As mentioned in Blogs 2 and 3, History or Rising Gas Prices Parts 1 & 2, crude oil prices are set globally through the daily interactions of thousands of buyers and sellers in both physical and futures markets. Most of these transactions occur in the spot market. Prices reflect participants’ knowledge and expectations of demand and supply. In addition to economic growth and geopolitical risks, other factors, including weather events, inventories, exchange rates, investments, spare capacity, OPEC production decisions and non-OPEC supply growth all figure into the price of crude oil.

EIA reports that weak economic conditions in theU.S.and around the world in 2008 and into 2009 led to less demand, which helped push prices down. With the worldwide economic recovery under way, demand is on the rise again but unrest in the Mideast and North Africa has put supplies at risk. This combination of rising demand and reduced supply helped to push prices higher.

 As prices rise in the global market, they are immediately reflected in the price that we pay at the pump. While many argument against this pricing strategy, others argue that it is reflective of real costs since most refineries do not keep more than a 30-day inventory of crude oil. Whether we agree with the pricing strategy, the recent tension in between theU.S.andIrandid not reflect a decrease in the volume of oil that was available to consumers and a run-up in the price paid for a barrel of crude. That now leads us to speculators.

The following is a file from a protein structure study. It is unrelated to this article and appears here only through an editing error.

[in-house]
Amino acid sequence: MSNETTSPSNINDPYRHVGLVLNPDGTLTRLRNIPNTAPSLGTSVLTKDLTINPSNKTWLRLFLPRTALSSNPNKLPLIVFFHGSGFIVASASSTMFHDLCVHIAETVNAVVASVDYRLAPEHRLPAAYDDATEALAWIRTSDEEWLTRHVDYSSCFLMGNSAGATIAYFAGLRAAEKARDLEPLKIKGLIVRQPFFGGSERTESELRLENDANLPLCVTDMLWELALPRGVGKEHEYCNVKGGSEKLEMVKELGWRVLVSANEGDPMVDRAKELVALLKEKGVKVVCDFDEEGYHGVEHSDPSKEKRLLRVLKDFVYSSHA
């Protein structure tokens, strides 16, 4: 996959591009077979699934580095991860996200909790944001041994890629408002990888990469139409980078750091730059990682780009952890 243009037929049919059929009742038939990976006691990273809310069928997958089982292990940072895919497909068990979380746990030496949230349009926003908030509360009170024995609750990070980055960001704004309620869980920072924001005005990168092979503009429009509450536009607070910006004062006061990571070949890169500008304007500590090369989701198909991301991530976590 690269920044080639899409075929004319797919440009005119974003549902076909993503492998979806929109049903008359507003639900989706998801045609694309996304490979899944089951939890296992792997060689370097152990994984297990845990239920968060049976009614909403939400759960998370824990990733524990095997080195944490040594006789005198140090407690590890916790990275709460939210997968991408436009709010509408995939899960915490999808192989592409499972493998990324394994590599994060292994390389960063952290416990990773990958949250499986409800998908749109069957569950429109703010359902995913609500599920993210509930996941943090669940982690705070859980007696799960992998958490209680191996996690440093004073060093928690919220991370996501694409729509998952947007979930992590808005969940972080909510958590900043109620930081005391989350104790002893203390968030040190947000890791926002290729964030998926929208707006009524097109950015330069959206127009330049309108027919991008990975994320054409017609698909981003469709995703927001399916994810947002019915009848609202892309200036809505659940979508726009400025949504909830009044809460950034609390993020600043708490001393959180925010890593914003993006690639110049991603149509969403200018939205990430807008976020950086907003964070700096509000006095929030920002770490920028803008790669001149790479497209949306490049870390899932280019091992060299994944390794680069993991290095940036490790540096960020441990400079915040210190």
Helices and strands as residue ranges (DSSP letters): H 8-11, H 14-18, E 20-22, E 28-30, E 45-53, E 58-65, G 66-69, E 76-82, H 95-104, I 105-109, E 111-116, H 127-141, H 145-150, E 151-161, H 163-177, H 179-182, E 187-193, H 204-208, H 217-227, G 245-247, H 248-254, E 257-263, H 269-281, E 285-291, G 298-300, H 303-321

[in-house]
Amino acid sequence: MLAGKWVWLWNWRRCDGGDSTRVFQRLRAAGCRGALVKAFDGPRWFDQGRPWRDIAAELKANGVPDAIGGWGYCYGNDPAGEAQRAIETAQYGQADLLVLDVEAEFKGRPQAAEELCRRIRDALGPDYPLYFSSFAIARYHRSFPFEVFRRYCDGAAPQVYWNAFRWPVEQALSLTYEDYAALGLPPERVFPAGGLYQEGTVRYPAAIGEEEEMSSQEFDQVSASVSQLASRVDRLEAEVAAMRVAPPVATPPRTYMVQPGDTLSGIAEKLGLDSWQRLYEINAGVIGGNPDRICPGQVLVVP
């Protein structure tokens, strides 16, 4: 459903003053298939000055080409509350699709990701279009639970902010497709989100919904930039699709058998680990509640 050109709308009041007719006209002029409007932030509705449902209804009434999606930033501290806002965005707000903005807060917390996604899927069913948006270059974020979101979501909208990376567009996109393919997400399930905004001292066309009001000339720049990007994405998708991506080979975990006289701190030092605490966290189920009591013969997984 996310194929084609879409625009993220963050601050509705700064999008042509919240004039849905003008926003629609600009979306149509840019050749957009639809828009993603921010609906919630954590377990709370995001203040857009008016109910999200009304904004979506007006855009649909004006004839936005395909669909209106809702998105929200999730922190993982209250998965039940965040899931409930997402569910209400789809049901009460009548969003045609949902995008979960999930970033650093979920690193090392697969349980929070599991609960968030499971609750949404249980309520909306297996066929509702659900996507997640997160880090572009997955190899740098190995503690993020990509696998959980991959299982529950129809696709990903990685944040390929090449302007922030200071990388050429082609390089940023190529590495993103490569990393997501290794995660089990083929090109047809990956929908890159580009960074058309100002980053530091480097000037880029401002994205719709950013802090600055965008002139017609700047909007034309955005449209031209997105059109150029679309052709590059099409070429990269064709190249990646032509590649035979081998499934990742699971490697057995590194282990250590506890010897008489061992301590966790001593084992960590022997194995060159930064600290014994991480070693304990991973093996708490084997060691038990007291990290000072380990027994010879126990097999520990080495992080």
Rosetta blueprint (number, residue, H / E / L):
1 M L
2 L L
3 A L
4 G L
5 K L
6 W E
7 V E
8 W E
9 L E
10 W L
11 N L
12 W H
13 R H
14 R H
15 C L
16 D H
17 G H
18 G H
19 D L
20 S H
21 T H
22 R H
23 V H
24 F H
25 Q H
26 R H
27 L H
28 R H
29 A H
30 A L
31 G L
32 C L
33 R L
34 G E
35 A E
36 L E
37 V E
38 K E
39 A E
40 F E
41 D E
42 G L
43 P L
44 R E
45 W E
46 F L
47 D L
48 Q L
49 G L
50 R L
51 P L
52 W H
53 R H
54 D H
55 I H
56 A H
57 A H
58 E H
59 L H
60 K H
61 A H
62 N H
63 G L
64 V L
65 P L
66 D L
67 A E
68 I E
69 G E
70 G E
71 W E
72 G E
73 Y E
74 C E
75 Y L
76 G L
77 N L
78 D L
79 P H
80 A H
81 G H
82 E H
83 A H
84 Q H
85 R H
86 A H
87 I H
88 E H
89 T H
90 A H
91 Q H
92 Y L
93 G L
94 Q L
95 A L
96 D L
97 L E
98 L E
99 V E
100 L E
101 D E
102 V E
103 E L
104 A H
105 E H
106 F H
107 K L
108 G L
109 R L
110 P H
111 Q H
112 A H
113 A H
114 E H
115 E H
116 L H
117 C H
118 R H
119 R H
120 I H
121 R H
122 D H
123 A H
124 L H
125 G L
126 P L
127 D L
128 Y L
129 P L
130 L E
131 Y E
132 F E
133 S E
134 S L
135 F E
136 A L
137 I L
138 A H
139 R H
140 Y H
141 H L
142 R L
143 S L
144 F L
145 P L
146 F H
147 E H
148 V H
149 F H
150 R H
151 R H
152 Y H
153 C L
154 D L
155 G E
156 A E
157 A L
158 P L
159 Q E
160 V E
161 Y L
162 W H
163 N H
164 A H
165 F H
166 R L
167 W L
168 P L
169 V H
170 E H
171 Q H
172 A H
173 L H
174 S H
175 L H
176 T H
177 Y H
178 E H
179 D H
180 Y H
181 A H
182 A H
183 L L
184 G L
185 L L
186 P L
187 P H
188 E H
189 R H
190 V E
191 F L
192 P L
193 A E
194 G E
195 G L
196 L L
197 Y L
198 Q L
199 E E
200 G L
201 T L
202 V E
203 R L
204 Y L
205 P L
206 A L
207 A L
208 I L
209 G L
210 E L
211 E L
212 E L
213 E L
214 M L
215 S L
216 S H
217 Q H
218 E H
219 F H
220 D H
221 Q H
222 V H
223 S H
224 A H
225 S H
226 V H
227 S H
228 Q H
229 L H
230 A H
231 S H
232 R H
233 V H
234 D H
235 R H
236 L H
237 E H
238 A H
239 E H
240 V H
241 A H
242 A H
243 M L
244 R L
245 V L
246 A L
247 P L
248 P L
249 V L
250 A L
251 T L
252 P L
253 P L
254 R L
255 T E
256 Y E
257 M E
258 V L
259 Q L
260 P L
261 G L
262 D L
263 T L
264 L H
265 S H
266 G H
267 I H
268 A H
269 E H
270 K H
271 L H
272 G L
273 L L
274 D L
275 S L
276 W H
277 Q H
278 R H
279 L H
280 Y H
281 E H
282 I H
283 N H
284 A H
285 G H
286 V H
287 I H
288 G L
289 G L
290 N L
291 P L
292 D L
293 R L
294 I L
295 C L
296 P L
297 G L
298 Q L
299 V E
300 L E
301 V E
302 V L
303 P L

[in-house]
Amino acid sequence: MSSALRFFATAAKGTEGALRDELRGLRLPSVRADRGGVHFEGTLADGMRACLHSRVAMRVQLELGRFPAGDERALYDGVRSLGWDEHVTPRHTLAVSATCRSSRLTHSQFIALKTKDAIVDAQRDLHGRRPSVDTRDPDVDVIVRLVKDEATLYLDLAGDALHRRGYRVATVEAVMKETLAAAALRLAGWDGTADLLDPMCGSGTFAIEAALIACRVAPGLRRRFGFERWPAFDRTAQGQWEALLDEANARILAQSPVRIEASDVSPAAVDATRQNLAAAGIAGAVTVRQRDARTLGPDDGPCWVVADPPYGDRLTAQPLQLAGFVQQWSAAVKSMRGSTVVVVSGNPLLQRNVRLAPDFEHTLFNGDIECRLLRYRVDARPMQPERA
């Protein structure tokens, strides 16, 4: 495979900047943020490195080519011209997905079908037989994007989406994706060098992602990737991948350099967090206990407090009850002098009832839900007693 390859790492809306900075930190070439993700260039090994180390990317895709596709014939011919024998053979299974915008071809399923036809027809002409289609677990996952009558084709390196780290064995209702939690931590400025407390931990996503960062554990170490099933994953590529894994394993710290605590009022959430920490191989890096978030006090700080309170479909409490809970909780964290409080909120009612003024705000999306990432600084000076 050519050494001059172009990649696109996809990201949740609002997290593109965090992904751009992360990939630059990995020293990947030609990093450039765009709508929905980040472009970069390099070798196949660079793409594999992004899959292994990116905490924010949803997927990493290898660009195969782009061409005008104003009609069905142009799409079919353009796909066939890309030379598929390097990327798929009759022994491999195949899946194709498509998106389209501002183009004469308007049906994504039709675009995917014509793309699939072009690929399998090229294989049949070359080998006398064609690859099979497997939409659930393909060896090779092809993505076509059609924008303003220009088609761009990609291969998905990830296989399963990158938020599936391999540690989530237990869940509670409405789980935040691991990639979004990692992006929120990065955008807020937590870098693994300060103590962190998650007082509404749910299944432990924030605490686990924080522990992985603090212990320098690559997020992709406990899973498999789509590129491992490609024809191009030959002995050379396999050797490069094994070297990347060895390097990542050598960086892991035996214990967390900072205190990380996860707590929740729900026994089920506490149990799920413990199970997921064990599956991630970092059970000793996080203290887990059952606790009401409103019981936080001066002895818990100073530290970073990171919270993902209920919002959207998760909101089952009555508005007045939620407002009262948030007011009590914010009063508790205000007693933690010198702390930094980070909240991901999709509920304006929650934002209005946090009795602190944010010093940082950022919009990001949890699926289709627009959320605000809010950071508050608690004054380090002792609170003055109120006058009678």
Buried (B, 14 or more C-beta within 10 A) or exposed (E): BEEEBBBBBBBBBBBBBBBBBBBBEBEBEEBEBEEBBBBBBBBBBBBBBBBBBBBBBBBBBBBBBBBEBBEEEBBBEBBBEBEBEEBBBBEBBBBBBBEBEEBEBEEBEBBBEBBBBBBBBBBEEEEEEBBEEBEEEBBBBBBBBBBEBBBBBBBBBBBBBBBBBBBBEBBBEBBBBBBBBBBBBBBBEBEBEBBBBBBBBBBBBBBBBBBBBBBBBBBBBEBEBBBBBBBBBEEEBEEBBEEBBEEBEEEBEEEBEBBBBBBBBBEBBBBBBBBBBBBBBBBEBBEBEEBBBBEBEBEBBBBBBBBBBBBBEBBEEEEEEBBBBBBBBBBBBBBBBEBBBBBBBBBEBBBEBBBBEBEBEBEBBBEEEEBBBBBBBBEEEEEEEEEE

Those Speculators

So, who are crude oil speculators? There are commodities traders, stock traders, and then there are crude oil speculators who purchase futures contracts for crude oil, betting that they will be able to make a profit off of these contracts at a later date. Future contracts for crude oil are a bit dicey compared to stock and commodities – the effects on the economy are significant. Both businesses and consumers end up having to pay more for transportation, taking money away from other areas of the economy and a major reason why rising gas prices gets so much media coverage.

According to Rick Unger, a contributing writer for Forbes Magazine, there are two, very different types of speculators in oil futures. First we have the companies who are actually in the oil business and have every reason to try and ‘lock in’ the future price they will pay for oil. If these buyers believe that the market price, at the end of the futures contract they are purchasing, is going to be higher than what their contract requires them to pay, they are wise to set the price now. While they are taking a risk —as the price could turn lower— at least these outfits have a perfectly valid reason for getting into the business of speculating.[4]